A fracture of the coccyx involves a break of the lowest portion of the spine also named tailbone, which curves into the pelvic ring.
The coccyx is a small triangular bony structure formed by 3 to 5 bones held together by ligaments and joints. There are differences in its structure from person to person. The bones of the coccyx are not fused but kept together by ligaments and joints allowing minimal movement. The coccyx is connected to the sacrum by a fibrocartilaginous joint (sacro-coccygeal symphysis). A traumatic fracture to the coccyx results into a pathological condition defined coccydynia (pain, discomfort) that is also common to coccyx dislocation and bruising. Coccyx injuries are more frequent in women as the broader conformation of pelvis exposes the tailbone outwards.
Fractures of the humerus shaft can display various patterns: transverse, oblique, spiral, and comminuted. In addition they are differentiated depending on whether the fracture is displaced or undisplaced, relative to the loss of bone alignment and closed or open fracture. The AO (Arbeitsgemeinschaft für Osteosynthesefragen) Foundation, an international organisation founded in Switzerland, focussing on research and education for the management of orthopaedic injuries), is one of most used systems available to characterise humerus shaft fractures. According to the AO humerus shaft fractures are divided into their level of comminution:
Type A - No comminution
Type B - Presence of butterfly fragment (wedge-shaped fragment of bone
Type C - Comminution
Coccygeal fractures most commonly ensue in various forms of trauma including:
Fall into a seating position
Direct blow (contact sports)
High pressure on the lower spine when sitting during sport (rowing, cycling, horse riding)
Growth of bone spurs
The risk factors for a fracture to the coccyx are:
Reduced muscle mass in the buttocks
The symptoms resulting from a fracture of the coccyx include:
Pain in the buttock area becoming stronger when sitting, during defecation and intercourse (women)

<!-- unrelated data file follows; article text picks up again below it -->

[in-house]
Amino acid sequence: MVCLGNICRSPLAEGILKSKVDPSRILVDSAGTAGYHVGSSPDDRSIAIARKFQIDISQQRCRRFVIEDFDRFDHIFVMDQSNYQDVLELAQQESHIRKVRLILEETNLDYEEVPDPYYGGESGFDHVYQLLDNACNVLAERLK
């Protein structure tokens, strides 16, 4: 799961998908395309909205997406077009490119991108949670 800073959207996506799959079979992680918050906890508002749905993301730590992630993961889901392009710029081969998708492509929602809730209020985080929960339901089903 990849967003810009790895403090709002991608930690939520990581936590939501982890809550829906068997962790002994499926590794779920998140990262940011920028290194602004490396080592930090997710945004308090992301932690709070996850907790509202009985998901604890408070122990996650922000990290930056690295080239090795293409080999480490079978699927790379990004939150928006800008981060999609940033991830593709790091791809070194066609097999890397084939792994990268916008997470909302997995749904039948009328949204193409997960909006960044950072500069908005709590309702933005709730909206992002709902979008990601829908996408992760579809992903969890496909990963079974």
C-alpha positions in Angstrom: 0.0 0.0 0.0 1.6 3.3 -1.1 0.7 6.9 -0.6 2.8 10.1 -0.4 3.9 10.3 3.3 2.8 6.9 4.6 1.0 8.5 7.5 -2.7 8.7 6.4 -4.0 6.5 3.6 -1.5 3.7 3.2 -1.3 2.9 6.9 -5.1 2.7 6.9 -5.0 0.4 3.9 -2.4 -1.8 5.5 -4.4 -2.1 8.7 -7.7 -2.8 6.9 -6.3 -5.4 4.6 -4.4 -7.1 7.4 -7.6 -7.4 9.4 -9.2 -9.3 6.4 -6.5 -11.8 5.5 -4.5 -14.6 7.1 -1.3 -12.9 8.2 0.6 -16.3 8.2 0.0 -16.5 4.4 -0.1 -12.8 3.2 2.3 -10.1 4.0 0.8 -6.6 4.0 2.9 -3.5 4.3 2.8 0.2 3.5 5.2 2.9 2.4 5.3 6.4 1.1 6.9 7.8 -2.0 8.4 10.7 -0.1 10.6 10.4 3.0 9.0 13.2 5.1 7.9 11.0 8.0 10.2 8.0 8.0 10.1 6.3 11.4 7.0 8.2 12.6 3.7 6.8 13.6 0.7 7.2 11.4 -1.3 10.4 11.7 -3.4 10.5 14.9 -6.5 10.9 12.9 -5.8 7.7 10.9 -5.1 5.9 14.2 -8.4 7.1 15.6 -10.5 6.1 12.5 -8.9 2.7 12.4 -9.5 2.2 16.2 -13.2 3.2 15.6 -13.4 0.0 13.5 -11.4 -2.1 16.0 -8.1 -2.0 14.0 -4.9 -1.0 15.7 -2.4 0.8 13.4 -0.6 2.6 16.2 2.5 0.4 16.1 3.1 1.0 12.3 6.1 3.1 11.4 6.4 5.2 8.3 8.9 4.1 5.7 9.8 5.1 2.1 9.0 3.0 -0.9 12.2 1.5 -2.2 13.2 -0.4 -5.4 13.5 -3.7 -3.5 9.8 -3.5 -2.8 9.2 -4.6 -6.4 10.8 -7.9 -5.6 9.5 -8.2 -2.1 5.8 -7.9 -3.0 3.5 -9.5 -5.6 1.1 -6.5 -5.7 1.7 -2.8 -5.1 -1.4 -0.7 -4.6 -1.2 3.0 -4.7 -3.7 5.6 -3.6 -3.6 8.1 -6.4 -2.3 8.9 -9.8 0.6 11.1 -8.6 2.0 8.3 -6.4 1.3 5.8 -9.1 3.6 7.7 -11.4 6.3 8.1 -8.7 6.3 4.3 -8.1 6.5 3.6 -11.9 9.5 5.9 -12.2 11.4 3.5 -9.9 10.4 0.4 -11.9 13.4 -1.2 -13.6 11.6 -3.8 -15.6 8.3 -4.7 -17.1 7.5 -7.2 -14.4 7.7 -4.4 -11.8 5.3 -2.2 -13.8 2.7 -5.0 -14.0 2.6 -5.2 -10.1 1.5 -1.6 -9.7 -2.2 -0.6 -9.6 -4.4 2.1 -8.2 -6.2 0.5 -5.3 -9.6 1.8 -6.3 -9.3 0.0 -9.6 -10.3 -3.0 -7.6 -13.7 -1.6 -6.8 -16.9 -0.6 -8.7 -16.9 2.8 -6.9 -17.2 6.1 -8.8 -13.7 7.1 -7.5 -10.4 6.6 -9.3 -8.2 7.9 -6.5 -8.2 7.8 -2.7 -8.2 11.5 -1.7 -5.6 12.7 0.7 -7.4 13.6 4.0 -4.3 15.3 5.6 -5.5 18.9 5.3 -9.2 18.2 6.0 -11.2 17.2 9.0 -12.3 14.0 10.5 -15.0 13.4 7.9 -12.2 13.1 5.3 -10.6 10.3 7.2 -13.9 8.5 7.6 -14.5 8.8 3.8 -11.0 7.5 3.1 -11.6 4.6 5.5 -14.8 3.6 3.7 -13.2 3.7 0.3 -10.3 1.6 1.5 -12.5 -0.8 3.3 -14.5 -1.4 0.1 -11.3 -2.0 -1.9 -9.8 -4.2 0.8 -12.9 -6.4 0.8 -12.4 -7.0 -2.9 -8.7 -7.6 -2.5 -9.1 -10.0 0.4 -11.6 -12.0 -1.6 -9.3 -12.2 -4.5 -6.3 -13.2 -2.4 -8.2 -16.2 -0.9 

The history of the traumatic injury or other events possibly leading to the fracture of the coccyx is usually sufficient to form a diagnosis during medical examination. However, X-ray taken in seated and standing position confirm the presence of a fracture and the occurrence of associated injuries to other levels of the spine. Occasionally a diagnosed fracture of the coccyx is confused with a coccyx dislocation. Rectal and neurologic examination may be carried out if a coccygeal fracture, dislocation and nerve damage are suspected.
A fracture to the coccyx is rarely treated with surgery unless there are severe complications involving the local nerves. Conservative management is standard care for this pathology and is mostly focused on one or two days of bed rest and pharmacological pain control. The prognosis is of approximately 4 to 6 weeks. Additional treatments include:
Non steroidal anti-inflammatory drugs (NSAIDs)
Analgesics (oral administration or local injection)
Laxatives (reduce pain during defecation)
Steroid injection locally (seldom)
Single local nerve block injection
It is very rare to treat the coccyx fracture with surgery. This is only recommended in a severe traumatic destruction of the coccyx or in case of prolonged pain. The procedure involves the removal of the coccyx or coccygectomy.
A fracture to the coccyx may require a couple of days of bed rest. There are no specific exercises for the rehabilitation. General recommendations for recovery include:
Antiinflammatory therapy (NSAIDs)
Use of inflated ring or cushion when sitting to alleviate pressure to the coccyx
Calcium and vitamin D administration
Walking – general fitness
The main prevention is to avoid falls with the use of supporting devices and reduce falling hazards at home and in the work place. Delaying rather than preventing osteoporosis with the administration of the bisphosphonate group of drugs, calcium and vitamin D may also help vulnerable patients.